Most plan sponsors and participants believe their 401(k) plan has zero fees. On July 1 plan sponsors must know exactly what fees they paying and to whom. Plan sponsors must reveal these fees to plan participants by September 1, 2012. This will prove to be a real eye opener for all, particularly those with a high account balance. I believe this ‘cash cow’ for the brokerage firms, insurance companies and banks will disappear very soon.
In addition, the report notes that the average mutual fundmatches the average return of the overall stock market by earning a 7% return before fees are factored in. However, once those fees are subtracted, the report notes that these returns fall to 4.5% or about one-third less.Although paying no fees for 401(k) plans and their associated investment options is not realistic, this report does highlight the potential for fee disclosures to begin a serious discussion about what constitutes a reasonable level of fees for 401(k) plans. Once plan fees are out in the open, plan sponsors and plan participants can see what they are paying compared to what they are getting both in terms of investment returns and plan services. If a plan provider’s fees are higher than those of other providers, plan sponsors can shop the plan around more easily to get a better deal for participants. In fact, it may be the plan sponsor’s fiduciary responsibility to do so.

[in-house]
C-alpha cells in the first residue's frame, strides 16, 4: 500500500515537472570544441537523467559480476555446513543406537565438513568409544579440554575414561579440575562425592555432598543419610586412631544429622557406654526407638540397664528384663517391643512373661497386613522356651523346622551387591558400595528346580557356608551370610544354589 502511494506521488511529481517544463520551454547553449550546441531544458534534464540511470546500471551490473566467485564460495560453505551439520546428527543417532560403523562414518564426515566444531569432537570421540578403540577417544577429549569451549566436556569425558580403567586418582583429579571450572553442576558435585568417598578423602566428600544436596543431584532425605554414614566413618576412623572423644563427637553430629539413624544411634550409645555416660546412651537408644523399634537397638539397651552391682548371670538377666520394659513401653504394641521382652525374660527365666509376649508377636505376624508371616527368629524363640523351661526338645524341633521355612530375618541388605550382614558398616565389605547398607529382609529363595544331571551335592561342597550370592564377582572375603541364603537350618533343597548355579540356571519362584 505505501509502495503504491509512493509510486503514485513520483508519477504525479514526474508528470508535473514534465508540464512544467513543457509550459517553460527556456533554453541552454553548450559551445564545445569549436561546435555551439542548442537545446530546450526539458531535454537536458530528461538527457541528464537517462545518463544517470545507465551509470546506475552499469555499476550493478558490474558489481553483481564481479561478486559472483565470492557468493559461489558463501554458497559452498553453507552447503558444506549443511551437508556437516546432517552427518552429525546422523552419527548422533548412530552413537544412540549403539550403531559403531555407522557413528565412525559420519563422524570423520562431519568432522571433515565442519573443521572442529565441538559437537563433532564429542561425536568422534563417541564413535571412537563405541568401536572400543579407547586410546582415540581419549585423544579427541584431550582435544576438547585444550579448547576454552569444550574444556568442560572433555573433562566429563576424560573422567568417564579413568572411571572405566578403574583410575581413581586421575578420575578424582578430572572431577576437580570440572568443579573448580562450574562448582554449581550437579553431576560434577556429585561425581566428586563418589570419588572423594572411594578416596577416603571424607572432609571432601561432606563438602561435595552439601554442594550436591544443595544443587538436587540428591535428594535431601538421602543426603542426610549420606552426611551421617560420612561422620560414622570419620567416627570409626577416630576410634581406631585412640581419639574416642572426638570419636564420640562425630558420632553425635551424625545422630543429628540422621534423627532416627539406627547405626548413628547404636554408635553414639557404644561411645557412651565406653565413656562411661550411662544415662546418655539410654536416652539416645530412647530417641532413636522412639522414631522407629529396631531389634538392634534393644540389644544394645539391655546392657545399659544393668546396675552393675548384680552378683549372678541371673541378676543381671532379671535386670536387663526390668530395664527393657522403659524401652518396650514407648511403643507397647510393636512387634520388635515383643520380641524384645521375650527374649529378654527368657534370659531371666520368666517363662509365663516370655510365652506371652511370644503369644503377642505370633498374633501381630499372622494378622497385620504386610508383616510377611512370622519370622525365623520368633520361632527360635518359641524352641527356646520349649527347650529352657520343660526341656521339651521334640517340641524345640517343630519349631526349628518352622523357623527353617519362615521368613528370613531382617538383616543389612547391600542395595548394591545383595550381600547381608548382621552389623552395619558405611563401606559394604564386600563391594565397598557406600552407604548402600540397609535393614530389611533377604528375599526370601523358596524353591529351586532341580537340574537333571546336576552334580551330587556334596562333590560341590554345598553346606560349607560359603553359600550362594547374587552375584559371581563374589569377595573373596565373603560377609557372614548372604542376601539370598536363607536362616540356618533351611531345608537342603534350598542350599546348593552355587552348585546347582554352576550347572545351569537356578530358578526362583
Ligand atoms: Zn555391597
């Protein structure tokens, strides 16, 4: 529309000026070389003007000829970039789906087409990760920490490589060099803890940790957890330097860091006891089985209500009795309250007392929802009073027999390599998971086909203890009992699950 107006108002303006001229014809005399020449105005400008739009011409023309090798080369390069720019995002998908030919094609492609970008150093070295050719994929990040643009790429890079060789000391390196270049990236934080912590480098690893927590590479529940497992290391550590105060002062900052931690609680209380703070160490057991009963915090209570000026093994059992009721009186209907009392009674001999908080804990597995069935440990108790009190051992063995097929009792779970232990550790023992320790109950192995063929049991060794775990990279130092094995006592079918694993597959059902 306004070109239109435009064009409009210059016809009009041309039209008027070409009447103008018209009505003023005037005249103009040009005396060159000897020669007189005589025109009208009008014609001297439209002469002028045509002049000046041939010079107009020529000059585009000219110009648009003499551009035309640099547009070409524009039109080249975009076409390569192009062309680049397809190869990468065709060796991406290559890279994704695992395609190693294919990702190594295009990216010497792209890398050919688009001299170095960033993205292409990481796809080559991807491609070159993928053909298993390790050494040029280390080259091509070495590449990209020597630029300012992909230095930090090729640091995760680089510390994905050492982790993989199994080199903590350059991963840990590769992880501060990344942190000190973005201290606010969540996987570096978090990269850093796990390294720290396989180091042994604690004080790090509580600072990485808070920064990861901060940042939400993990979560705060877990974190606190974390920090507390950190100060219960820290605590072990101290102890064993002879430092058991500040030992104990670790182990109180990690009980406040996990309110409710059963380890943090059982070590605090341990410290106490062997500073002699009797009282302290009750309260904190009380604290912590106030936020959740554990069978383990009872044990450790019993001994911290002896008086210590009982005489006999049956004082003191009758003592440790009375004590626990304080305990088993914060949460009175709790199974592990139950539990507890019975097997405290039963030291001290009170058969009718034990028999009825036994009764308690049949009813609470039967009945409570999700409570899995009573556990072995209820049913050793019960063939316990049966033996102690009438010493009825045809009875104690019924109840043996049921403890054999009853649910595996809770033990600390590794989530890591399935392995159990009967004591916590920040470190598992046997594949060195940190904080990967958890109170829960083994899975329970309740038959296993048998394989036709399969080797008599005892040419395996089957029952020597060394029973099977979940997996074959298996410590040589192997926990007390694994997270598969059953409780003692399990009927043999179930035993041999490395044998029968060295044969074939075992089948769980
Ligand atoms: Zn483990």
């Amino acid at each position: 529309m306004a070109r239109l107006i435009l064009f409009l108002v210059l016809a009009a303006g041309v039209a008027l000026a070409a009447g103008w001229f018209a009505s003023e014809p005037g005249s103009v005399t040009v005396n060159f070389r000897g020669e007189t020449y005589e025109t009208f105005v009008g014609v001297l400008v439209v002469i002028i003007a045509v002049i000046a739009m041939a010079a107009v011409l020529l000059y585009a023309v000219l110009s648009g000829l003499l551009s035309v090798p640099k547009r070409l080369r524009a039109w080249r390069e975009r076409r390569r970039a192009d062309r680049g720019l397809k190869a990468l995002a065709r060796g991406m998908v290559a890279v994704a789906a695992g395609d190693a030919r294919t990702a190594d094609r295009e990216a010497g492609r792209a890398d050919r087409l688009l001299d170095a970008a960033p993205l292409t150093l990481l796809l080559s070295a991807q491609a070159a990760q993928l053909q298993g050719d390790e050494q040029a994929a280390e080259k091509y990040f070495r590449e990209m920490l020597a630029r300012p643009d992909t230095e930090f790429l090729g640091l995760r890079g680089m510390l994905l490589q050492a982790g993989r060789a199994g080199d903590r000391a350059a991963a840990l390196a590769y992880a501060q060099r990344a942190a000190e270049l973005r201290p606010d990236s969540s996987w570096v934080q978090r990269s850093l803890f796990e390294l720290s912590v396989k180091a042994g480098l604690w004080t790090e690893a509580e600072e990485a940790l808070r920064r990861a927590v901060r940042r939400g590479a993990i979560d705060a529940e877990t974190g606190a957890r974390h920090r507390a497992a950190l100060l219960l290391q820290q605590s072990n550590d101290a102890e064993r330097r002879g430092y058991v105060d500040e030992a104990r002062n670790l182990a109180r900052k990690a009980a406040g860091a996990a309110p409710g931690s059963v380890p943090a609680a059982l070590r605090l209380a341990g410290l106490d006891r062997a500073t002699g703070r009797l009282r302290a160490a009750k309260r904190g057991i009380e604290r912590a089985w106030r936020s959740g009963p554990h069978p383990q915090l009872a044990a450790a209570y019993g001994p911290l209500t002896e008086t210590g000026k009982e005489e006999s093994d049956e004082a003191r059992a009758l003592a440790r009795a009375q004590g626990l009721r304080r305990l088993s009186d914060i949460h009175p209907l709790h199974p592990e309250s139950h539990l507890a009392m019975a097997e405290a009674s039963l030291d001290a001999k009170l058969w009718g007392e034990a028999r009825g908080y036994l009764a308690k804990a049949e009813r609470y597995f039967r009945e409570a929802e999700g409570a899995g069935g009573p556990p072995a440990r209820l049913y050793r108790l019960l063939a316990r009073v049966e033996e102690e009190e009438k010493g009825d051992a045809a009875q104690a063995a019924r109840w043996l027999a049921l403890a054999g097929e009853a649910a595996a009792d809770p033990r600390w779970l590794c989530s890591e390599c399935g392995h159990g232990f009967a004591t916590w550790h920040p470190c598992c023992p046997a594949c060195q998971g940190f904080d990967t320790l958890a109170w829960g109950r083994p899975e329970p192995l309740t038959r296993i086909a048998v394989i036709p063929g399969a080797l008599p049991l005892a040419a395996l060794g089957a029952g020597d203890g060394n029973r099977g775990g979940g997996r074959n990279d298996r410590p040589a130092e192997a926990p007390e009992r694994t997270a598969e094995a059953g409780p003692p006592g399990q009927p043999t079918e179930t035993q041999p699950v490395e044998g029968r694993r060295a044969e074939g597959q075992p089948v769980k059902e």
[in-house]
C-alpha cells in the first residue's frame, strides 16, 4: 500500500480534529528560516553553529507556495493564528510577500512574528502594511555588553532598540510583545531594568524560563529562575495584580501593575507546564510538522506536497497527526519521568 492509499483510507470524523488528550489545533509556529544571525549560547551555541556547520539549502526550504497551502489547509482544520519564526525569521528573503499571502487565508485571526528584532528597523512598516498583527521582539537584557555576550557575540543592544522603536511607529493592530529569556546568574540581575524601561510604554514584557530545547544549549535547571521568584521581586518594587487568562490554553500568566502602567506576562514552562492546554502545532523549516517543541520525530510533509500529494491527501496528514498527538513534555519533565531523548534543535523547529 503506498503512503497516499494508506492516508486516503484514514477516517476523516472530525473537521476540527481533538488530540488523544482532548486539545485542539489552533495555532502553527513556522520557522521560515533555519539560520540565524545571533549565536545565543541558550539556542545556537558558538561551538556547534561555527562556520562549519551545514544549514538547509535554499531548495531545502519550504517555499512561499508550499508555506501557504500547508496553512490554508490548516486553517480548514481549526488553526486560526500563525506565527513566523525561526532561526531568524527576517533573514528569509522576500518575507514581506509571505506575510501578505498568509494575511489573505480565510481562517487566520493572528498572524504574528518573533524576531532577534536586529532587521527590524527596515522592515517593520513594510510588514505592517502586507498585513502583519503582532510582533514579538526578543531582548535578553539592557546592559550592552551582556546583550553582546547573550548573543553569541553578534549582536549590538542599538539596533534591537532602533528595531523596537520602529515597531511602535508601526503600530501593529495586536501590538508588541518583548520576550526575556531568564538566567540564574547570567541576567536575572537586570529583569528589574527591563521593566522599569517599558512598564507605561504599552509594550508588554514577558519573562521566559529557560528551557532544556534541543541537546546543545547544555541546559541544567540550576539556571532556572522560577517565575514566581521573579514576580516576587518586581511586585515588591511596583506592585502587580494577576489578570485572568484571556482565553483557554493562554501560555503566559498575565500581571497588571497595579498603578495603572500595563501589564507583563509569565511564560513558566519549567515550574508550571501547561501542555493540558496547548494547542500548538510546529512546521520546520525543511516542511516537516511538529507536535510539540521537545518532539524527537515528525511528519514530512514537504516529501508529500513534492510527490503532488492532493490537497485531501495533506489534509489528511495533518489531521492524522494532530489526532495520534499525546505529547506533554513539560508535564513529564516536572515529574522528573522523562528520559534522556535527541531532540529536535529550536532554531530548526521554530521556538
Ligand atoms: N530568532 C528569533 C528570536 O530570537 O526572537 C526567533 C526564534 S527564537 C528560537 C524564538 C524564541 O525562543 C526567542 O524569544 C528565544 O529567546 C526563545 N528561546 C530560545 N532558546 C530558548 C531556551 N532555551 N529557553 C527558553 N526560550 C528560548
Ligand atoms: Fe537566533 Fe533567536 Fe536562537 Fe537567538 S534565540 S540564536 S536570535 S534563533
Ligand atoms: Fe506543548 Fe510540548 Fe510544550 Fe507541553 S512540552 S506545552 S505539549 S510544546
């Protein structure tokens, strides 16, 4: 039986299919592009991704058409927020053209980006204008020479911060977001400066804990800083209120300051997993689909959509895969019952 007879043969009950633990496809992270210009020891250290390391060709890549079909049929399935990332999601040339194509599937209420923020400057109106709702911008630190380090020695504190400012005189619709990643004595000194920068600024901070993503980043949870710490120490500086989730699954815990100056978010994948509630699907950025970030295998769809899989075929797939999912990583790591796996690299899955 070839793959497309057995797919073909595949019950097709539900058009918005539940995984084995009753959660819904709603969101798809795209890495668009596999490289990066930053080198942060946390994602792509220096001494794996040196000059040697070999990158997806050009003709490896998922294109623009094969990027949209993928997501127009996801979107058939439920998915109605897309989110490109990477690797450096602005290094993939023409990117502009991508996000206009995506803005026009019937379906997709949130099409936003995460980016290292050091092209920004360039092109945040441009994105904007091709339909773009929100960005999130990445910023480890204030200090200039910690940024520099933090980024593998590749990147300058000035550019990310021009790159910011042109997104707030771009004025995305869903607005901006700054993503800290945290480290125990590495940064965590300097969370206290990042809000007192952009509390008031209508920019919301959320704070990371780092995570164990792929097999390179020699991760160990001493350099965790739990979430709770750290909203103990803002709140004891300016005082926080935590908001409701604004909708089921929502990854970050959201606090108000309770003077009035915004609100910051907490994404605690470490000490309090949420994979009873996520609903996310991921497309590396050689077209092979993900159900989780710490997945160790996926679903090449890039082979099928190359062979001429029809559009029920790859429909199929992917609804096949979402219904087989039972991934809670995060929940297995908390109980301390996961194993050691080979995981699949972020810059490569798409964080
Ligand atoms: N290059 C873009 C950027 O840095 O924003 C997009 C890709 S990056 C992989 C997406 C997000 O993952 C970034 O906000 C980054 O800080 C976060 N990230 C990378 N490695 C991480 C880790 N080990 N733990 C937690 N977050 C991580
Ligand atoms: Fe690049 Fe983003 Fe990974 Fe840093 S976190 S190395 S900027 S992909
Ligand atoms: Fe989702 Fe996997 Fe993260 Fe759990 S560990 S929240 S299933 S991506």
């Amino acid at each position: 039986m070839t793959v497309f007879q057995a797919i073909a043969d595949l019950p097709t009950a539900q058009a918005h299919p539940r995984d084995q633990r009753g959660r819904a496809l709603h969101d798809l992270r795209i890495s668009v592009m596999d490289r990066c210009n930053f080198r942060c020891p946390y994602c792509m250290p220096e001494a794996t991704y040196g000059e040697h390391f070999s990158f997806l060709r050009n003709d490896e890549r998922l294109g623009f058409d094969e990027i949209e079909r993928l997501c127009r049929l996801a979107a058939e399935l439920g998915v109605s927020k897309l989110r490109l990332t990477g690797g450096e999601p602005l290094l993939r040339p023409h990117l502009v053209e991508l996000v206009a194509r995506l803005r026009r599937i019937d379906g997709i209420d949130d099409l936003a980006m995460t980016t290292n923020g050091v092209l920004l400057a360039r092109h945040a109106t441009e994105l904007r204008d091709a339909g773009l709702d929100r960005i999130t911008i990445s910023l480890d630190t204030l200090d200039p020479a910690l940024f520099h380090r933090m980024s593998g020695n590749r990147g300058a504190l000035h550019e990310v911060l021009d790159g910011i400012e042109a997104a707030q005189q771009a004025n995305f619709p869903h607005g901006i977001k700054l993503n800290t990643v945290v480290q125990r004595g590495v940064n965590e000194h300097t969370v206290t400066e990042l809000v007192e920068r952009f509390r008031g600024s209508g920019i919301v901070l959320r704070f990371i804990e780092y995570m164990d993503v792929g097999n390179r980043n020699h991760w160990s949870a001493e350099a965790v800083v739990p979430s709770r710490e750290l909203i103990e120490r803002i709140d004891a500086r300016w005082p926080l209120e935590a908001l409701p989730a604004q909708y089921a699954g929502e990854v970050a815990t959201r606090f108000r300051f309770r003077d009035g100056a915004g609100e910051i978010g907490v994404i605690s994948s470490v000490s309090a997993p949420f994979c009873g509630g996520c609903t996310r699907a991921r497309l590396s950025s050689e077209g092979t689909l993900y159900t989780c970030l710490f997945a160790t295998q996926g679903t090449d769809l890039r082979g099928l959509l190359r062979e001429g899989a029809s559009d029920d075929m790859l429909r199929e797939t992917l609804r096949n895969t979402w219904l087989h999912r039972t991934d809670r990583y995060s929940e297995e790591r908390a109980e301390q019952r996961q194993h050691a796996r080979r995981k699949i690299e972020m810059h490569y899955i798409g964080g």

Investment fees for many actively managed mutual funds are unjustified based on their inability to beat the market.
Please comment or call to discuss how this affects you and your retirement plan.